492.12 Film and the Meaning of Life
Movies provide an interesting gateway into discussions about identity, worldview and culture. They are a major part of our shared experience, and their stories are deeply rooted in our daily life. They shape who we are and what we think. In this course, we will explore how movies have captured our emotions and intellect through their fascinating creativity. Documentaries, fictional dramas and even comedies will inspire us to think about our journey in life.

492.13 Issues in Science and Religion
A course that considers from a brief historical perspective the issues between modern science and Christianity, particularly as they relate to the issue of origins. We will survey our current understanding of the origin of the universe, including our galaxy and solar system, by considering the most recent Big Bang theories and our knowledge of the evolution and formation of stars and the origin of life. On the other hand, we will develop an approach to the Scriptures and examine how they inform us on the creation of the cosmos.

492.14 The Creative Life: Creator & Creativity
A contemporary Christian creed proclaims: “We believe in God who has created and is creating.” This seminar explores the arts as one reflection of a God who is still creating in your life and in this world. How can our lives echo a God who is creative and generative? How can you identify and develop your creative gifts? How can we connect to cultural, spiritual, and intellectual resources that explore what is life-giving? This seminar delves into these “creative questions” as a pathway to integrate creativity into vocational pursuits, personal practice and engaging with God’s world.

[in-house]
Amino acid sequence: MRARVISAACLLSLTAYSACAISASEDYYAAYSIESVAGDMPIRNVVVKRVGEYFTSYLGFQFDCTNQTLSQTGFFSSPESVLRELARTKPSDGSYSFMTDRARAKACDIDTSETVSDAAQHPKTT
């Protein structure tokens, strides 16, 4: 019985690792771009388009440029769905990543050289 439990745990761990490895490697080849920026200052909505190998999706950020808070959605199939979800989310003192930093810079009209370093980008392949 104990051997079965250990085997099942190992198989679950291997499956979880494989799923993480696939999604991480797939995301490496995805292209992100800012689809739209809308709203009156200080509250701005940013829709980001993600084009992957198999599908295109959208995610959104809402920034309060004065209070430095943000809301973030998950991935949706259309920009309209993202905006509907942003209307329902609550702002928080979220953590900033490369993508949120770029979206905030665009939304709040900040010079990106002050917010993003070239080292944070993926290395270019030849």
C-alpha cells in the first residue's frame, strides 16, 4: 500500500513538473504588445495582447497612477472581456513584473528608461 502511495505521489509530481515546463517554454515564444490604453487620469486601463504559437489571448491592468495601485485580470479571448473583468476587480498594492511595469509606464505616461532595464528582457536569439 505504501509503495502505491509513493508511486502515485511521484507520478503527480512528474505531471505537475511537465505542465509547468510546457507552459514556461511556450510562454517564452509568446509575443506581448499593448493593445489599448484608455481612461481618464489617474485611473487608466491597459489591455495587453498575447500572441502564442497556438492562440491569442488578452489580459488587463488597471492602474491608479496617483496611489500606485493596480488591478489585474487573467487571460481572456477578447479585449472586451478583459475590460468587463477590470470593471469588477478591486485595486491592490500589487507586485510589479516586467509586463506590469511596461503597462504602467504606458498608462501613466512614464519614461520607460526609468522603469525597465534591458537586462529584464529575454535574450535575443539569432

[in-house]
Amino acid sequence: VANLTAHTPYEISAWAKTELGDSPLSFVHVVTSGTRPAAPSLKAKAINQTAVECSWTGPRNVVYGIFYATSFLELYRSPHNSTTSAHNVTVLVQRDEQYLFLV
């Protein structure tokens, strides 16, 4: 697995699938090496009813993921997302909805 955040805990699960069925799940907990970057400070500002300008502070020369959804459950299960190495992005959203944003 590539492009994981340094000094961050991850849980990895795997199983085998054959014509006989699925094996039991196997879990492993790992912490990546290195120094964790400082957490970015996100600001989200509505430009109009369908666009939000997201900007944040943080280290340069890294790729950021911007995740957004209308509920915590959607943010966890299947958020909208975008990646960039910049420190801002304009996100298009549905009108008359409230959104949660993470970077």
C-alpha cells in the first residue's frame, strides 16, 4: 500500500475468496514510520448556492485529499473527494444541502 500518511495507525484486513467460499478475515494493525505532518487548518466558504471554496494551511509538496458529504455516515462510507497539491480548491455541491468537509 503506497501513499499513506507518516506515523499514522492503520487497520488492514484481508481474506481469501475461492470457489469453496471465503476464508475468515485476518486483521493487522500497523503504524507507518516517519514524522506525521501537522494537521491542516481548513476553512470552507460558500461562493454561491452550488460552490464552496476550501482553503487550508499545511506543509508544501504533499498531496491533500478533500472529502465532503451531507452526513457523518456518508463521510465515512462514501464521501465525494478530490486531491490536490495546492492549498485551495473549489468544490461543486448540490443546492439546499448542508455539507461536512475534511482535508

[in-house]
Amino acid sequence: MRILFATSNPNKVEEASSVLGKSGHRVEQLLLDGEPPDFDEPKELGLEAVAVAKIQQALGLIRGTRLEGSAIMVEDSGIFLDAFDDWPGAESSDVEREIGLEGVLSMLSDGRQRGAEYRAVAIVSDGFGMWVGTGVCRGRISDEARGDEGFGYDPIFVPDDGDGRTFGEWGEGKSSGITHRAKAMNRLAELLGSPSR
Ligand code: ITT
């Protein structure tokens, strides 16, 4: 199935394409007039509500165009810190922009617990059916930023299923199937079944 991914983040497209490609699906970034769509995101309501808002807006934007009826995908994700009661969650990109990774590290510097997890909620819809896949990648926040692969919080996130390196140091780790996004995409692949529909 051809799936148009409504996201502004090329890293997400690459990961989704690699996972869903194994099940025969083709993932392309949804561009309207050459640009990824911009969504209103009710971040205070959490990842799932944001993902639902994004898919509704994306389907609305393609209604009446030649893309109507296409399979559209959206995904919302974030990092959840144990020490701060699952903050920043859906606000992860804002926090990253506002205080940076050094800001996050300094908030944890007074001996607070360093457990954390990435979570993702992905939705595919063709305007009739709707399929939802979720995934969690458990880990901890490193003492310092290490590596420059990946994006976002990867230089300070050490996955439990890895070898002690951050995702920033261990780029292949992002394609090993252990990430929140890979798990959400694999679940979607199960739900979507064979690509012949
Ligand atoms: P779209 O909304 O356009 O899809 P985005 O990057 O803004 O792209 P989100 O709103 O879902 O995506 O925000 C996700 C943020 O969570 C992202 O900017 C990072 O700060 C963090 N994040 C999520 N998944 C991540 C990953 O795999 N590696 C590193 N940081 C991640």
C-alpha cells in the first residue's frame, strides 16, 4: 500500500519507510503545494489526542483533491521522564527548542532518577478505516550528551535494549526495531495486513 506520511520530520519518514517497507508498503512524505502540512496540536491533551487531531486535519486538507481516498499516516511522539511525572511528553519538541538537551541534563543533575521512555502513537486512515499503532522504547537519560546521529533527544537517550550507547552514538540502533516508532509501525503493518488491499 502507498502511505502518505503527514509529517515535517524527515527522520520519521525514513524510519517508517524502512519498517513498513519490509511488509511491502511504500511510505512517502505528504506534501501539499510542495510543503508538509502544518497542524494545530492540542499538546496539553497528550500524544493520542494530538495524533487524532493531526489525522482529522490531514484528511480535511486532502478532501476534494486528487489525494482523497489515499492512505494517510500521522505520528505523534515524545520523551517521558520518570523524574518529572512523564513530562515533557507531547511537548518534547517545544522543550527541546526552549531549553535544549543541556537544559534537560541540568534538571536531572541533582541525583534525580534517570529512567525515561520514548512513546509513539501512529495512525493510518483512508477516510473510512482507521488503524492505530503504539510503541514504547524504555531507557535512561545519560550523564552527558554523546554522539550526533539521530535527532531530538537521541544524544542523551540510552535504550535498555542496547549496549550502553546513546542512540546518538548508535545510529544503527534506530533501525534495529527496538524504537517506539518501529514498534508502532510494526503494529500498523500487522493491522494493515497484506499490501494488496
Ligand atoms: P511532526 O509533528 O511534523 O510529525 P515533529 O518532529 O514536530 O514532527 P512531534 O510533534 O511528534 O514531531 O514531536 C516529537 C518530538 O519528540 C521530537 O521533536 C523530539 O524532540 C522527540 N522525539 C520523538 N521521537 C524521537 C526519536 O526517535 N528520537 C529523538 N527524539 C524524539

492.16 Perspectives on Bioethics and Health Care
Health care is complicated… it always has been and always will be. Besides anatomy or physiology, health care patients and professionals are also confronted with issues related to access, economics, technological advances, politics and ethics that both surround and confound the process of giving or receiving care. This course will help participants explore and engage ways of understanding and thinking about complicated health care topics. We will consider and discuss how the Christian faith applies to these topics, and develop our own personal health care philosophies as part of a broader philosophy of life.